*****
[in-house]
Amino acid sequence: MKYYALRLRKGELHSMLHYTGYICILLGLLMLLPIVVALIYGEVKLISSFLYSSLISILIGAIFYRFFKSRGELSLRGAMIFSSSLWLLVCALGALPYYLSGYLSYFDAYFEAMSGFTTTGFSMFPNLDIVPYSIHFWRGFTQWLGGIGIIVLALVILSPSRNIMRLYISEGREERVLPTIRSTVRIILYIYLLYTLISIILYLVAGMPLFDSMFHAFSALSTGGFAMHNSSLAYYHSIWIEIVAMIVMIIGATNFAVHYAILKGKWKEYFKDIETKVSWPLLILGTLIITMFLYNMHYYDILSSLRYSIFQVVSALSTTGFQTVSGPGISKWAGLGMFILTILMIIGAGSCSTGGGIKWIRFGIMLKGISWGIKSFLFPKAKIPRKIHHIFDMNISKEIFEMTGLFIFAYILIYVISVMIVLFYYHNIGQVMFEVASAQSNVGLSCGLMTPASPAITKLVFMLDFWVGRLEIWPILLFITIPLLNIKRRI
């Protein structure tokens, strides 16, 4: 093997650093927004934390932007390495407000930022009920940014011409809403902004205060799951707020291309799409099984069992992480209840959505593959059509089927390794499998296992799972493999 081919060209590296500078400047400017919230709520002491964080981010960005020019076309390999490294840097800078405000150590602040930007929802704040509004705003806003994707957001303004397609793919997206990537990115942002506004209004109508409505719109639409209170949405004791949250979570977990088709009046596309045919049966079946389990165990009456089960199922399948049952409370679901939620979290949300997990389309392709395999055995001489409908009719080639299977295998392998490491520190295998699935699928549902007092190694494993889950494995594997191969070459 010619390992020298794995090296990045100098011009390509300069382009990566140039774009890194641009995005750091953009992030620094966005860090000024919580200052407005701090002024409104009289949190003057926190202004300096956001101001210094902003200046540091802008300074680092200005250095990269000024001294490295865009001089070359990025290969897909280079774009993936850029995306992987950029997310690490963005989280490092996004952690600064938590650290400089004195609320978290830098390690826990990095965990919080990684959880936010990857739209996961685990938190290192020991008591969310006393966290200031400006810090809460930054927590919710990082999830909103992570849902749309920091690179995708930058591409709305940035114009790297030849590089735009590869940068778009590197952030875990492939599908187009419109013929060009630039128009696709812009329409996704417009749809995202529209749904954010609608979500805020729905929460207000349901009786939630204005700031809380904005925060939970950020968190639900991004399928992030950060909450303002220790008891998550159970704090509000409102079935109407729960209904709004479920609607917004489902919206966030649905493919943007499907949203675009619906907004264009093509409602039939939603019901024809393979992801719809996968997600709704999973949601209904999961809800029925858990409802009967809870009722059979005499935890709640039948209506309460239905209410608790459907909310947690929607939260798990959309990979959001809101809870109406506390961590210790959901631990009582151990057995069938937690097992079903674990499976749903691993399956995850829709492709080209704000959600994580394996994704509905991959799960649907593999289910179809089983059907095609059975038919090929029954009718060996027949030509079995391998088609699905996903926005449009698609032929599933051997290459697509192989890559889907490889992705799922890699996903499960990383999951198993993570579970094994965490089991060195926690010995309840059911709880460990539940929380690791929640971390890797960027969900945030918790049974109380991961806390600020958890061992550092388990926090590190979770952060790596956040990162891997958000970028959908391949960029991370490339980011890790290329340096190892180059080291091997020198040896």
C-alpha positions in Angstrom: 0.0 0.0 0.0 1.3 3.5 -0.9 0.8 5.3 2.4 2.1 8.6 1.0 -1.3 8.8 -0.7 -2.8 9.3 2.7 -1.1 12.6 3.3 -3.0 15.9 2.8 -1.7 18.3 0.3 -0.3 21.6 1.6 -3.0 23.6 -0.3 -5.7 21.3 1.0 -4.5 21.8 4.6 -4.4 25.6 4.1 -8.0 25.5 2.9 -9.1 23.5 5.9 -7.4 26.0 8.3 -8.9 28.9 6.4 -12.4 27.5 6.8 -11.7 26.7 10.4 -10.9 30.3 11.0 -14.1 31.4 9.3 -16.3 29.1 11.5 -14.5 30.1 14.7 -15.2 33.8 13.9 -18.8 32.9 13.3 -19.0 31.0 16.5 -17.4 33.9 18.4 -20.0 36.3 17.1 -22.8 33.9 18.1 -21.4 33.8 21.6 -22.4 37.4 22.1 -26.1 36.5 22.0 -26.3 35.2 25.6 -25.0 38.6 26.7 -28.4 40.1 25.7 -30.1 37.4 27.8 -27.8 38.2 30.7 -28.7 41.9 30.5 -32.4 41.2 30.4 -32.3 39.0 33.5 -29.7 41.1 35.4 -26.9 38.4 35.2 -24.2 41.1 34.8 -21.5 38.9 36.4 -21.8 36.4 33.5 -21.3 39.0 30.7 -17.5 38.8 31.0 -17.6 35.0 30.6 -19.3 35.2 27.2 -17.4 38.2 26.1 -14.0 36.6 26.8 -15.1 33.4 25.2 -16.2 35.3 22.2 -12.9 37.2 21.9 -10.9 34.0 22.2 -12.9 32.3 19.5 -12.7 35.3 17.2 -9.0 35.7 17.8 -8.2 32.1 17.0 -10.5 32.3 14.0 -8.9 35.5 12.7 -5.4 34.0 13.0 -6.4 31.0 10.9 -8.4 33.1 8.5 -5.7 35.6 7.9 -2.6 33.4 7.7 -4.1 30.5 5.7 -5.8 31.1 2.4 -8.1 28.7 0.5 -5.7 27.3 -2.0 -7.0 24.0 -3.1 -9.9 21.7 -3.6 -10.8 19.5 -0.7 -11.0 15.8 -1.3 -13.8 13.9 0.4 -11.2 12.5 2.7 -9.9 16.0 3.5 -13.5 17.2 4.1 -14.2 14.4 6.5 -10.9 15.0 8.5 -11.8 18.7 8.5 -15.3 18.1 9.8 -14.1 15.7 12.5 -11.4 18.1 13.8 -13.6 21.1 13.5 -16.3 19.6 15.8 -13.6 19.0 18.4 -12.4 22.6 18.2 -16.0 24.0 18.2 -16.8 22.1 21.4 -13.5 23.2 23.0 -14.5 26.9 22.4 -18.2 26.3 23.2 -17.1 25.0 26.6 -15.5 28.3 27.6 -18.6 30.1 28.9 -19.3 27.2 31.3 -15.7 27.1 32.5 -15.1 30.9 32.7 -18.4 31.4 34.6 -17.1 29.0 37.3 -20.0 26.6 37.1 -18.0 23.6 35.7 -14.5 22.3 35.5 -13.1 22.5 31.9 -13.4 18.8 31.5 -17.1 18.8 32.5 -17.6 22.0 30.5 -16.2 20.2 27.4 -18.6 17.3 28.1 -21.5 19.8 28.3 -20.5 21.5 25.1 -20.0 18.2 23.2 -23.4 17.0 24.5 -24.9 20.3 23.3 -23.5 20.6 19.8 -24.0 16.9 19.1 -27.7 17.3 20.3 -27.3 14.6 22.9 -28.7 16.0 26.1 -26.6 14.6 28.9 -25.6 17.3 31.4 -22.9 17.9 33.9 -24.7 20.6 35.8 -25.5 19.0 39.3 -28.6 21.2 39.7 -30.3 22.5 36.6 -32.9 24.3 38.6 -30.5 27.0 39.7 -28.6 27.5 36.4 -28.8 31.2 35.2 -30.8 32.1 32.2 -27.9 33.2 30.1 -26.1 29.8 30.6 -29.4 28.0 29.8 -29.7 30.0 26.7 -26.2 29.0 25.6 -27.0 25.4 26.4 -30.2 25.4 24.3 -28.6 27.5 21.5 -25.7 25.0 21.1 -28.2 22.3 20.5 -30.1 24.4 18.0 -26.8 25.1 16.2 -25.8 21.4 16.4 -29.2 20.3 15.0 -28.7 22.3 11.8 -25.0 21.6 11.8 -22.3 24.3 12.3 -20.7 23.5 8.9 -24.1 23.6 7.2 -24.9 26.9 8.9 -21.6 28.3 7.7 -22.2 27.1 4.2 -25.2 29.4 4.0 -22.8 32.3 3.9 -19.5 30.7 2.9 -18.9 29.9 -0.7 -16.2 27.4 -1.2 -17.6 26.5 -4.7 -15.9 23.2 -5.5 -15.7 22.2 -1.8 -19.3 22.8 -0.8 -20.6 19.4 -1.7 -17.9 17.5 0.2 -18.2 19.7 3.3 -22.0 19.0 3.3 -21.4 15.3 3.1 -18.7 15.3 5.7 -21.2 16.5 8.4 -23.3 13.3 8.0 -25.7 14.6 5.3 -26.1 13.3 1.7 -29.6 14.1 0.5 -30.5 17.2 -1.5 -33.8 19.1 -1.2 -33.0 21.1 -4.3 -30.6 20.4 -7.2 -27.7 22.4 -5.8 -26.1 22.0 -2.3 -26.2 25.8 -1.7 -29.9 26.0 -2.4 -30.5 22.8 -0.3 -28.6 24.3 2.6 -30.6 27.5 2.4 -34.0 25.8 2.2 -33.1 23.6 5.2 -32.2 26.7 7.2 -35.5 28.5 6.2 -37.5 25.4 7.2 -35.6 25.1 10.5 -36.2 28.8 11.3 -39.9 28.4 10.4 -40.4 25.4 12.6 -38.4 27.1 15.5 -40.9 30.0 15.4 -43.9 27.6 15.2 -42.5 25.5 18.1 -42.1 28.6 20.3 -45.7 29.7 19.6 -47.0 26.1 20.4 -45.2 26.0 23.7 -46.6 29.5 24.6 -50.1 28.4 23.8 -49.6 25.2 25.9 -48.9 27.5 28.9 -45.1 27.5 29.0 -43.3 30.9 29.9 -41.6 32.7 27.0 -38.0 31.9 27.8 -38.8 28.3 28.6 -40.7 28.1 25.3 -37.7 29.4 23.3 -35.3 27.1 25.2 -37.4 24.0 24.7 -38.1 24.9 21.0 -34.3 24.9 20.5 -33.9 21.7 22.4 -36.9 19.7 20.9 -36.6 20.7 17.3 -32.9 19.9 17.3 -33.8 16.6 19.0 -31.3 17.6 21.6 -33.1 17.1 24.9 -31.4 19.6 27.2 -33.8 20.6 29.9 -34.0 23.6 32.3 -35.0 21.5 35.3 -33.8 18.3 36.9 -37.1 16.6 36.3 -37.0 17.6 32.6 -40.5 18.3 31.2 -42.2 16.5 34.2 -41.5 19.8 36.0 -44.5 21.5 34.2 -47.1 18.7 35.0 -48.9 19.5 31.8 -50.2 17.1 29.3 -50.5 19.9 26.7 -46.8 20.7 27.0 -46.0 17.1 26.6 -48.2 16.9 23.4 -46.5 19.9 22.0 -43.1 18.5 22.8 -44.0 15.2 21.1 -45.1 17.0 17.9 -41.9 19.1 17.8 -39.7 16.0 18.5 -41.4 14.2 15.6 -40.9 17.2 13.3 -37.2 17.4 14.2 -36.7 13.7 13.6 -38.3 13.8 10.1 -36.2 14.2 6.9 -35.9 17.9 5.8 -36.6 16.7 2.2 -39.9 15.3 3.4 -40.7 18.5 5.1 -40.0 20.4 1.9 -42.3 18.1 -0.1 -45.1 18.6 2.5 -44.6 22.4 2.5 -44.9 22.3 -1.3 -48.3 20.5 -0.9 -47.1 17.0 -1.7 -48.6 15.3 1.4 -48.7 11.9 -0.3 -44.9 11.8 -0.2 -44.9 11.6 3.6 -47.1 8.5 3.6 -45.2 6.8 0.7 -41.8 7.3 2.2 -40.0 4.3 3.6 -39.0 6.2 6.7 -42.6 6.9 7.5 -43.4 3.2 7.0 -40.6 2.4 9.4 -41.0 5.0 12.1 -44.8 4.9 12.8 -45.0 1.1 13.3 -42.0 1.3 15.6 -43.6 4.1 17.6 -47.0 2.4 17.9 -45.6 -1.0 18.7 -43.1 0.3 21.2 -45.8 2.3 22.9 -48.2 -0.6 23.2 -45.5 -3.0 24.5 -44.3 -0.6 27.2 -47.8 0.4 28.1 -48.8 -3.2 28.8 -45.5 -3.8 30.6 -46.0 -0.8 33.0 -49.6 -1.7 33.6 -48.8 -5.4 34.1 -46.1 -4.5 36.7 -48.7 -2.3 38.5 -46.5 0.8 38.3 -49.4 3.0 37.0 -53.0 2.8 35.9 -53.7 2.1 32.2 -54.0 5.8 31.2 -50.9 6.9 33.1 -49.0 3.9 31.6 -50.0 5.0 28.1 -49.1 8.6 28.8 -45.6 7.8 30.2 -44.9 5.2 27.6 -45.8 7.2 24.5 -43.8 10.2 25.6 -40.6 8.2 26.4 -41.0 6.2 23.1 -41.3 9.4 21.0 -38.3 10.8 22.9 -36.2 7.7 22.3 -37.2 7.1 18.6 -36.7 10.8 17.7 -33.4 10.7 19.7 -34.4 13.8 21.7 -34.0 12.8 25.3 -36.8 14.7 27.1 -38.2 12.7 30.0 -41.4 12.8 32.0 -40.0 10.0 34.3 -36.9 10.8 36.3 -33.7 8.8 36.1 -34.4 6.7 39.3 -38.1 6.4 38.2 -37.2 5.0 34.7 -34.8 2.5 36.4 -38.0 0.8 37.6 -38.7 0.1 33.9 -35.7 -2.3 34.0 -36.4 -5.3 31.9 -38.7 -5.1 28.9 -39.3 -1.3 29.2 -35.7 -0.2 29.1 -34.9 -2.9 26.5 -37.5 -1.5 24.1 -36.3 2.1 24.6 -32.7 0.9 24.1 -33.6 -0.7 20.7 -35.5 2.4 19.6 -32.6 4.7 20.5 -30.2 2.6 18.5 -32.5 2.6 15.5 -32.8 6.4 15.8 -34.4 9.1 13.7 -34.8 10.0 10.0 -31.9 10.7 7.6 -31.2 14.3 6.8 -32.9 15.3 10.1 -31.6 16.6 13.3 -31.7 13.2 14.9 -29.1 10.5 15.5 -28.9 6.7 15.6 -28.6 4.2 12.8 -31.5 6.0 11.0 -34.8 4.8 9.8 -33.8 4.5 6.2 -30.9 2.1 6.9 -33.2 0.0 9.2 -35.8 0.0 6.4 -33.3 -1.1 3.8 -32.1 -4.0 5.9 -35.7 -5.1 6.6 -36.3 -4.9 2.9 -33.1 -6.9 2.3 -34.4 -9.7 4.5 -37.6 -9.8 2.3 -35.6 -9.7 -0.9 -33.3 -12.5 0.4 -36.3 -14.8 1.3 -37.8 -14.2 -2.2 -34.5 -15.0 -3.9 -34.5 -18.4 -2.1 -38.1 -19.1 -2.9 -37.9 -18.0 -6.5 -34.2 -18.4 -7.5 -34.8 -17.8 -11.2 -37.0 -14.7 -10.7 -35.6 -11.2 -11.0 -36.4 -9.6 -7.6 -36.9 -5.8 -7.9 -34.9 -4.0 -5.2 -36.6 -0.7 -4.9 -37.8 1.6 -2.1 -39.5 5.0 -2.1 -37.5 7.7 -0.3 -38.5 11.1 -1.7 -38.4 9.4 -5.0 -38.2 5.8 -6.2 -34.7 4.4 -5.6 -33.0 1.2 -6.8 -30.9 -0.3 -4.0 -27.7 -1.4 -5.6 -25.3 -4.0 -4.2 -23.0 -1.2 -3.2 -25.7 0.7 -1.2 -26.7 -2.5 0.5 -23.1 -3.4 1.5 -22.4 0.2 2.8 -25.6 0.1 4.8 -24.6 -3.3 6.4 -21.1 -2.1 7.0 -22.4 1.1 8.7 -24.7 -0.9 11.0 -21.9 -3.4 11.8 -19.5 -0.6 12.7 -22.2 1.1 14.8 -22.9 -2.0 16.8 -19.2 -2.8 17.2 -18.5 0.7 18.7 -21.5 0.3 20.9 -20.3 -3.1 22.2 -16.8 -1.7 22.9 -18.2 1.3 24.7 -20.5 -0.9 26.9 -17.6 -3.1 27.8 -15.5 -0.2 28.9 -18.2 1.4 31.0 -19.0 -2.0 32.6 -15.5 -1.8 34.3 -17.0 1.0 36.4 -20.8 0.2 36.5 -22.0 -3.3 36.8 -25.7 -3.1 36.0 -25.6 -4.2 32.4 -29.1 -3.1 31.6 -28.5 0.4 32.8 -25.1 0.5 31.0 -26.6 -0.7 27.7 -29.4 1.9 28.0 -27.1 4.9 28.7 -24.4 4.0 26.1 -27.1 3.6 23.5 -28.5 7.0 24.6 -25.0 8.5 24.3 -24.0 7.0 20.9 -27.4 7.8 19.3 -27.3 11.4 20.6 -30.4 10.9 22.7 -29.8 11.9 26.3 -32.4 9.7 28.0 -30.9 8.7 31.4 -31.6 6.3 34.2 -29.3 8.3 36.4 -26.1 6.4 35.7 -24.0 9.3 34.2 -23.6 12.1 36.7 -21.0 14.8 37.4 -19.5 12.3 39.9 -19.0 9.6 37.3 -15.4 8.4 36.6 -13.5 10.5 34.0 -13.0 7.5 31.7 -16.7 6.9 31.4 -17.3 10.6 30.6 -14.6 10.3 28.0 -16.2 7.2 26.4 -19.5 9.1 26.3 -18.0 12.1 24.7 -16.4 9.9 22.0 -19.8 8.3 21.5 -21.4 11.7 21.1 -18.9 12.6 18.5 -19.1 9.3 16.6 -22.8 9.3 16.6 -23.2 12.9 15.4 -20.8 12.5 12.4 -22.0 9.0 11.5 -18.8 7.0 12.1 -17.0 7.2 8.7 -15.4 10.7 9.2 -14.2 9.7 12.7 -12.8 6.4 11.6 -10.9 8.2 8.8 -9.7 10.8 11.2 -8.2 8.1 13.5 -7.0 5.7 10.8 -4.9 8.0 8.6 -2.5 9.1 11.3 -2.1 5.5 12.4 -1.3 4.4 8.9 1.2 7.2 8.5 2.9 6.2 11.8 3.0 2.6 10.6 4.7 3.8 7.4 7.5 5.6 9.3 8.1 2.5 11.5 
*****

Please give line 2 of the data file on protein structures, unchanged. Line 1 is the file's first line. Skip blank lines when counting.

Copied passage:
Amino acid sequence: MKYYALRLRKGELHSMLHYTGYICILLGLLMLLPIVVALIYGEVKLISSFLYSSLISILIGAIFYRFFKSRGELSLRGAMIFSSSLWLLVCALGALPYYLSGYLSYFDAYFEAMSGFTTTGFSMFPNLDIVPYSIHFWRGFTQWLGGIGIIVLALVILSPSRNIMRLYISEGREERVLPTIRSTVRIILYIYLLYTLISIILYLVAGMPLFDSMFHAFSALSTGGFAMHNSSLAYYHSIWIEIVAMIVMIIGATNFAVHYAILKGKWKEYFKDIETKVSWPLLILGTLIITMFLYNMHYYDILSSLRYSIFQVVSALSTTGFQTVSGPGISKWAGLGMFILTILMIIGAGSCSTGGGIKWIRFGIMLKGISWGIKSFLFPKAKIPRKIHHIFDMNISKEIFEMTGLFIFAYILIYVISVMIVLFYYHNIGQVMFEVASAQSNVGLSCGLMTPASPAITKLVFMLDFWVGRLEIWPILLFITIPLLNIKRRI